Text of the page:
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Journal of Futures Studies, March 2019, 23(3): 23–38
A R T I C L E
Politics of Designing Visions of the Future
Ramia Mazé, Aalto University, Finland
Scenarios for policy and the public are increasingly given form by designers. For design, this means ideas about the future – futurity – is at stake, particularly in genres of ‘concept’, ‘critical’ and ‘persuasive’ design. While critical approaches are present in futures studies and political philosophy, design assumptions and preferences are typically not explicit, including gender norms, socio-ecological practices and power structures. Calling for further studies of the politics of design visions, I outline possible approaches and elaborate through the example ‘Switch! Energy Futures’. I reflect upon how competing visions and politics of sustainability become explicit through our process, aesthetics and stakeholders.
Keywords: Futures Studies, Design, Design Theory, Visualization, Scenarios, Political Philosophy.
The future – indeed, temporality – has only entered substantially into design discourse relatively recently. Design and other disciplines such as architecture, geography and geology have long been preoccupied with space rather than with time (Grosz, 1999; Mazé, 2007). Today, however, ideas about the future – or, in philosopher Elizabeth Grosz’ terms, futurity – is stake in many design arguments and practices. Assumptions about time, progress and futurity underlie popular rhetoric concerning ‘change’, ‘progress’, ‘transformation’ and ‘transition’, and design, along with many disciplines, is affected by the increasing hegemony of values framed as ‘newness’ and ‘innovation’ (e.g. Wakeford, 2014). Beyond mere rhetoric, design research and practice must further develop its approaches to futurity.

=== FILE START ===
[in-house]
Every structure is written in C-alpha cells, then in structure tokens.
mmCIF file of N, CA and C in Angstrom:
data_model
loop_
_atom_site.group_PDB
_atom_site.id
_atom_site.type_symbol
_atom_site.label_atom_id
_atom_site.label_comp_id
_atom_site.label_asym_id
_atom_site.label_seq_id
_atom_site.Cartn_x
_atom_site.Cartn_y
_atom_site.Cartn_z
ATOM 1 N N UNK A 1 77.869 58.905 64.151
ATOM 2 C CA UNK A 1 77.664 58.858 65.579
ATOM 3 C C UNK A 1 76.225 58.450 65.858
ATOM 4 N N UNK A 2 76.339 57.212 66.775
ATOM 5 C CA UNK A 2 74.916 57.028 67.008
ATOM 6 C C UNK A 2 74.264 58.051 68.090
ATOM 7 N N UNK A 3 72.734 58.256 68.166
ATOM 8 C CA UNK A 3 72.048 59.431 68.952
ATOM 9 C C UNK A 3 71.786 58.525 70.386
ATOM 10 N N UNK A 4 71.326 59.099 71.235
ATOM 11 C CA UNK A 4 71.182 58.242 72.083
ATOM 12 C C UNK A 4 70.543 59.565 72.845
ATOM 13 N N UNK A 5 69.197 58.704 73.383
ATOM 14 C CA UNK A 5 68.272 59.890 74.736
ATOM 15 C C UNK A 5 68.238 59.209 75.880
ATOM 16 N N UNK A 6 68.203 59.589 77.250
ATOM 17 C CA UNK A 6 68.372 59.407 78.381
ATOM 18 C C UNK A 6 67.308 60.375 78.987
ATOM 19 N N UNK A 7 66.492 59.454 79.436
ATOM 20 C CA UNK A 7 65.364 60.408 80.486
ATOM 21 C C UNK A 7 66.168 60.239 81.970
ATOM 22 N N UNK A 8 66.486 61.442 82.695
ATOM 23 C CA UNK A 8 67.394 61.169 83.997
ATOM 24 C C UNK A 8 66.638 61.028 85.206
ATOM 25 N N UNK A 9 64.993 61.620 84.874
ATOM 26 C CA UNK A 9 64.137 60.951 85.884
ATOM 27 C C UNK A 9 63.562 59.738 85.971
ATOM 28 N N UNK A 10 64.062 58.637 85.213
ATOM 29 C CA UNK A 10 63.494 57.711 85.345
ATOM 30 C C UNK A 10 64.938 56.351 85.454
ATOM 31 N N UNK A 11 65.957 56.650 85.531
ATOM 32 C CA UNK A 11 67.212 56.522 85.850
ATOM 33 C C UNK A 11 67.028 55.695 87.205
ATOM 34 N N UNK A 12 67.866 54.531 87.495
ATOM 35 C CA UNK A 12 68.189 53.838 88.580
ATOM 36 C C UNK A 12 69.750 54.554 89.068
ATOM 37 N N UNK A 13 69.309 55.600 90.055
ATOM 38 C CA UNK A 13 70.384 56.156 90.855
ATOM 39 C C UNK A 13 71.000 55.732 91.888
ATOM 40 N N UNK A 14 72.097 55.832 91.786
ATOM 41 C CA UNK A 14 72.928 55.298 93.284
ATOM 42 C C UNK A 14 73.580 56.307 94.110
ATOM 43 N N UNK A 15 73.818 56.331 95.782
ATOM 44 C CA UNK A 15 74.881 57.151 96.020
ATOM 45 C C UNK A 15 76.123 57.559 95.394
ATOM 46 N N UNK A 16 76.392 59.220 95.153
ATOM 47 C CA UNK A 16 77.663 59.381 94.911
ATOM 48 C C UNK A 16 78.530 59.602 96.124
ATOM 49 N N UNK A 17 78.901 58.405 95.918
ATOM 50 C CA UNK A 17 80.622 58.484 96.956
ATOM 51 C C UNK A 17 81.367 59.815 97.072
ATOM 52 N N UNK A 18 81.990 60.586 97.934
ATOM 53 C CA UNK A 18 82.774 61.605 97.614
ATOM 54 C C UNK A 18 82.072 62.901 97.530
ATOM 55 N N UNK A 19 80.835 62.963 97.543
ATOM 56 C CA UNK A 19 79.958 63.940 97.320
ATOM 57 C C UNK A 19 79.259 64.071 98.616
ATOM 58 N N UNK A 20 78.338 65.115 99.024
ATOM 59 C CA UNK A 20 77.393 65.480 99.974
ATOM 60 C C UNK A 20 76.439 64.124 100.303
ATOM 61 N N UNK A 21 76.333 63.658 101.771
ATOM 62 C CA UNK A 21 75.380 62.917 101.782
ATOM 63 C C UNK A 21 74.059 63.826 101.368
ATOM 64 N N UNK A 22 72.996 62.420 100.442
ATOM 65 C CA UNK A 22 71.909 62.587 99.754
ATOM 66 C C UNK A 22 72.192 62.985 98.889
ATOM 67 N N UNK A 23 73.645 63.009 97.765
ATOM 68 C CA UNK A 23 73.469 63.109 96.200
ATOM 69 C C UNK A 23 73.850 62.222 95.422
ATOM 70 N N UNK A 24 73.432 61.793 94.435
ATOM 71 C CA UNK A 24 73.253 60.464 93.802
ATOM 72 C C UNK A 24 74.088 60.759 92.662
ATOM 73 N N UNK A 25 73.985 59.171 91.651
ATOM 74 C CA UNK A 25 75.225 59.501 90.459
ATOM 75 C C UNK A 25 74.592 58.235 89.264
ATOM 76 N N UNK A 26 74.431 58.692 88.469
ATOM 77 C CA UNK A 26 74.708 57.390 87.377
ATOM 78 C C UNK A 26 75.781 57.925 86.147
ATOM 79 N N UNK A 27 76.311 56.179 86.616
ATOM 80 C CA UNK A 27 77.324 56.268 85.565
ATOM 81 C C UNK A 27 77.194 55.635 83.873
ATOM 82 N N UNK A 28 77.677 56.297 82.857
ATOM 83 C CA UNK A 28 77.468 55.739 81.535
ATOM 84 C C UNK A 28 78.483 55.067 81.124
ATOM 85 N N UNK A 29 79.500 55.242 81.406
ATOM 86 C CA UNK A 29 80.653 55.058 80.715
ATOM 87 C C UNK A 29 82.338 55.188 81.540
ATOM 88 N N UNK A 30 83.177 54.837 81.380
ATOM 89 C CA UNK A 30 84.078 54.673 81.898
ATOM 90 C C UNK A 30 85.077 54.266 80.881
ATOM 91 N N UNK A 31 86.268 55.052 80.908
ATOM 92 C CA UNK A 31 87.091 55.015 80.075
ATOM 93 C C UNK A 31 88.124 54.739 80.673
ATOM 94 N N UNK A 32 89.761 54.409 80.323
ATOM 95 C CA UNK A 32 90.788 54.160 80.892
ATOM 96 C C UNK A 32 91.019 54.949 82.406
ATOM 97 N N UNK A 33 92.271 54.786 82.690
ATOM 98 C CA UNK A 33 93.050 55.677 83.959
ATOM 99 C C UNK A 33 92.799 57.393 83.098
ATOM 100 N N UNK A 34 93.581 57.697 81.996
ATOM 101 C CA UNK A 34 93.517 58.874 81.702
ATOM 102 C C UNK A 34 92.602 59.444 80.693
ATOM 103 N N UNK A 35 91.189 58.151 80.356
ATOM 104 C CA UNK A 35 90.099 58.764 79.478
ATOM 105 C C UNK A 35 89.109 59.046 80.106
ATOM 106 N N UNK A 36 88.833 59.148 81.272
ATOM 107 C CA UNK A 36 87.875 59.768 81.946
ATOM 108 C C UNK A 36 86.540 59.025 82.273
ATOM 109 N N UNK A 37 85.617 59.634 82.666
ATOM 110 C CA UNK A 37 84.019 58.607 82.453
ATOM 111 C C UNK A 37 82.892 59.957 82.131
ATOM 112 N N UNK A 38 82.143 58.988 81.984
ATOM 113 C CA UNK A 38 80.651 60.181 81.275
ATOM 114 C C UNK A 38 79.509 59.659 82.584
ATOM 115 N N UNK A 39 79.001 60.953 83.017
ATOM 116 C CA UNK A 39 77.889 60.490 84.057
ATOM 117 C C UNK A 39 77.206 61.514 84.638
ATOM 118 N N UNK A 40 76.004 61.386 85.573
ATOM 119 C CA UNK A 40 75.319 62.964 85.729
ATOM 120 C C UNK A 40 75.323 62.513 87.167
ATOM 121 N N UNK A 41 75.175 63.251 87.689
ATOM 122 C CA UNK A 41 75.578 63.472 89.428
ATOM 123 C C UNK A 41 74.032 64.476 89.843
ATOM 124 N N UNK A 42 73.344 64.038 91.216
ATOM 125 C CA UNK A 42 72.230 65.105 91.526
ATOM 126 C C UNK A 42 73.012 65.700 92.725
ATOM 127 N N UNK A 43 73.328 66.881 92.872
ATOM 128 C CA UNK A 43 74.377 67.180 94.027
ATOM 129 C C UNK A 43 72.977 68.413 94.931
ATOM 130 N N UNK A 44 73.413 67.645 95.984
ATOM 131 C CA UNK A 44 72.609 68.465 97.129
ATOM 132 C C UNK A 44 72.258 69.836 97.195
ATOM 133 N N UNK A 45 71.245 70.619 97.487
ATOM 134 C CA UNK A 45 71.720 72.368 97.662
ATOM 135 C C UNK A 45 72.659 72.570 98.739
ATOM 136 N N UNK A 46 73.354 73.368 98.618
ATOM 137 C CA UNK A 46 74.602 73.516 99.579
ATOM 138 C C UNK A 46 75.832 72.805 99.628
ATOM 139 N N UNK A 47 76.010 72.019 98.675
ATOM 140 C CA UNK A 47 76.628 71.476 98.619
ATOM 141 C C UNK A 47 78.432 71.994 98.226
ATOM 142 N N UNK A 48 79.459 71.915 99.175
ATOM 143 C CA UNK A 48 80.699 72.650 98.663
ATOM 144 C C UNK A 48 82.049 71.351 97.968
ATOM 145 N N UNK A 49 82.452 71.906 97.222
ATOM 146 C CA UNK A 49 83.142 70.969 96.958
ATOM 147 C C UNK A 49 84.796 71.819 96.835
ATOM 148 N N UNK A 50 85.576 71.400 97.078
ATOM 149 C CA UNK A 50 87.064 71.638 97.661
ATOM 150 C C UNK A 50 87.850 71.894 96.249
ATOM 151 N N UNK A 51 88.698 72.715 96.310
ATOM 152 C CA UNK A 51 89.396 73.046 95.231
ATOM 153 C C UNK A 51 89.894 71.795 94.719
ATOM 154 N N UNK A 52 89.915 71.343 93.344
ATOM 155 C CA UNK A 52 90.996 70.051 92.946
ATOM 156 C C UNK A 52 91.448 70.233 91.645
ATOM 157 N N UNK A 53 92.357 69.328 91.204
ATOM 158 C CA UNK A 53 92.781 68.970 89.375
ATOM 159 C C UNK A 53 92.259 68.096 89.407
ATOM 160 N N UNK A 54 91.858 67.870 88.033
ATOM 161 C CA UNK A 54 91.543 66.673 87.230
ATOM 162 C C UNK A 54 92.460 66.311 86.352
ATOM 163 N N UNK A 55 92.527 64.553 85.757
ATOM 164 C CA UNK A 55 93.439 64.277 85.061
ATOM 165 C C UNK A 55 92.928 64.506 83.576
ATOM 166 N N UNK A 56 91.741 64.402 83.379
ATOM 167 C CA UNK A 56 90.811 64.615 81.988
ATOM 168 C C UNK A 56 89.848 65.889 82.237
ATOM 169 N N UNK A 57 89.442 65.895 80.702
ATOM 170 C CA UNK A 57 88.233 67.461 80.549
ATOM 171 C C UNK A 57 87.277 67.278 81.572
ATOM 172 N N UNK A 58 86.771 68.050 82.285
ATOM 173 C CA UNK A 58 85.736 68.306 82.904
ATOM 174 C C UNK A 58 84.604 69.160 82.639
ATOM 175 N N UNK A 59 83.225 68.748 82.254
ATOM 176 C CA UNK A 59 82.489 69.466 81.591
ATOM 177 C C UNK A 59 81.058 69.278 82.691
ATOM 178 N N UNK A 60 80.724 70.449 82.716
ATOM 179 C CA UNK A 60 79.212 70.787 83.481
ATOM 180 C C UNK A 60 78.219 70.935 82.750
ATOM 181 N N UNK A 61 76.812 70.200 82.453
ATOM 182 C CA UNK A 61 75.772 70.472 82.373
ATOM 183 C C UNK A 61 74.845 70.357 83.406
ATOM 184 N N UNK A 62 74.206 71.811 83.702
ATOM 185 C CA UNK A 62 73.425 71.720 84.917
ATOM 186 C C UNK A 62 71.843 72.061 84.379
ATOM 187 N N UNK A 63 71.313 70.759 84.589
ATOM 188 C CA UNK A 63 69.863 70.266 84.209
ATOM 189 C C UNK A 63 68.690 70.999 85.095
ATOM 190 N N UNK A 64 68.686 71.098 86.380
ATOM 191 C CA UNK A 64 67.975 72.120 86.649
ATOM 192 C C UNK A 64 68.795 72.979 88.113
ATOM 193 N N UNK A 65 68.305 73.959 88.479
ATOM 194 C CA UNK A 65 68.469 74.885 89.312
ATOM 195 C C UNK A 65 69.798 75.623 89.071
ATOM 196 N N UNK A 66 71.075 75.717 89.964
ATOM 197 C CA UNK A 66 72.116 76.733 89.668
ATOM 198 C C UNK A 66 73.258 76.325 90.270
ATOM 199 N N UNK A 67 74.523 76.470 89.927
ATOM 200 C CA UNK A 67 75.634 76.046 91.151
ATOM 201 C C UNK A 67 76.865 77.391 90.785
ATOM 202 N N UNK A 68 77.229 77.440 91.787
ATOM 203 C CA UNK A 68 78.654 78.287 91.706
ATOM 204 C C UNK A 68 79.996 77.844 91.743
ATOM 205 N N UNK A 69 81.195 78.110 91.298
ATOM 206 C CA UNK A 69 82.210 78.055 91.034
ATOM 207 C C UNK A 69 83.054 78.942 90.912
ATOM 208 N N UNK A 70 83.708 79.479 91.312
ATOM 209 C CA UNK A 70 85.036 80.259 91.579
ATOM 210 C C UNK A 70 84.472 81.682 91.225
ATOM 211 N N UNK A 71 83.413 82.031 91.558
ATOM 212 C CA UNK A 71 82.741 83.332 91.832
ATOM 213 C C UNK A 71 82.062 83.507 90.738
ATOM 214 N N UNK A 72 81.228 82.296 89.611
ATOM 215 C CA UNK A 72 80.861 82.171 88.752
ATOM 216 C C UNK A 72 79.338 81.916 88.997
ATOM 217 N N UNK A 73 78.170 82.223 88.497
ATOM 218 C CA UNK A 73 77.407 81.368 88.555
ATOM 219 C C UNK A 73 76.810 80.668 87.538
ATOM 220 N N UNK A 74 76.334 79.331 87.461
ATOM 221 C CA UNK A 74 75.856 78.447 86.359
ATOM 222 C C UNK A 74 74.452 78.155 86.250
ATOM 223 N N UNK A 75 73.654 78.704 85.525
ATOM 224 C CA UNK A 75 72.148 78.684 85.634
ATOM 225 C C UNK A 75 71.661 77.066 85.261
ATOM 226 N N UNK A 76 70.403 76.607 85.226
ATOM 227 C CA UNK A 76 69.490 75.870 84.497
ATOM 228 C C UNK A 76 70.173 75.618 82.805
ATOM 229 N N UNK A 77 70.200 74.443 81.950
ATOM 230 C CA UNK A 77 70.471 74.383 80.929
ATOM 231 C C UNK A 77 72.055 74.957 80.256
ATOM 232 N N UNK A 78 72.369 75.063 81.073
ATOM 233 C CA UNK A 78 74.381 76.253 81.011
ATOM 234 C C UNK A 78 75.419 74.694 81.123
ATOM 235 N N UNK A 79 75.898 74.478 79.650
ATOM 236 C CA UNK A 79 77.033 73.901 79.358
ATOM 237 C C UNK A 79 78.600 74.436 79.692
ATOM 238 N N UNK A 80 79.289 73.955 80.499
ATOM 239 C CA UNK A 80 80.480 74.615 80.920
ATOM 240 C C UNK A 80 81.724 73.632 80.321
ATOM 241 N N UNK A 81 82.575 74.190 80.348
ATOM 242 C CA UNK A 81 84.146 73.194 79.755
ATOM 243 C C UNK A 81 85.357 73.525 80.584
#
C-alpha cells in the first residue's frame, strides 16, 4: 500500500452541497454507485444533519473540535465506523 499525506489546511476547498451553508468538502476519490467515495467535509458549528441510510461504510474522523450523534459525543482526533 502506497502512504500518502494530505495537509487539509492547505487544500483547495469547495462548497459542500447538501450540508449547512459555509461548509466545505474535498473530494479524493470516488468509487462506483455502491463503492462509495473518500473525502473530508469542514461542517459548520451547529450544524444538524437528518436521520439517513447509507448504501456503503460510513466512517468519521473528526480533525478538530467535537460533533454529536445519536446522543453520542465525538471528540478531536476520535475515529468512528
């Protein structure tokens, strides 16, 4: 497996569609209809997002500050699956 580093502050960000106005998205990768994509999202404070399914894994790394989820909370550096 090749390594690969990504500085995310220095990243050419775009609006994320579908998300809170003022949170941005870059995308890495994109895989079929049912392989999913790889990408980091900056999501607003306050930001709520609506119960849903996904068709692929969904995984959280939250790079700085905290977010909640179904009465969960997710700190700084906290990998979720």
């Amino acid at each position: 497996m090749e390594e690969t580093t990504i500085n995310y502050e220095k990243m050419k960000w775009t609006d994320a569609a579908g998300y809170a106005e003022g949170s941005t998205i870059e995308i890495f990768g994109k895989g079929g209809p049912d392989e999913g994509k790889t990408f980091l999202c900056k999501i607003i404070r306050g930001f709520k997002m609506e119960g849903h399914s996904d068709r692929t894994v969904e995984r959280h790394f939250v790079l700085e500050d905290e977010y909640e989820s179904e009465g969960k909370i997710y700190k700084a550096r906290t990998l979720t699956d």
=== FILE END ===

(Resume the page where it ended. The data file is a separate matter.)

Indeed, the future is itself might be conceived as a design problem (Reeves, Goulden, & Dingwall, 2016). Some classic conceptions of design are premised upon the future – for example in the formulation by Herbert Simon: “Everyone designs who devises courses of action aimed at changing existing situations into preferred ones” (1996, p. 130) thereby “addressing differences between the desired and the present” (1996, p. 141). Particular ideas or ideals of the future are mobilized by socially- and politically-engaged designers (e.g. Ericson & Mazé, 2011), by ‘redirective’ designers addressing “defuturing” phenomena such as climate change (Fry, 2010), and by ‘transition’ designers (Irwin, 2015; Mazé, Gregory, & Redström, 2011). As evident in this journal issue, genres of ‘design futures’ are amassing an increasing number of examples, theoretical depth and public exposure. Possible, probable and preferred futures are explicitly addressed in ‘concept’, ‘critical’ and ‘persuasive’ design practices that produce powerful visions of the future.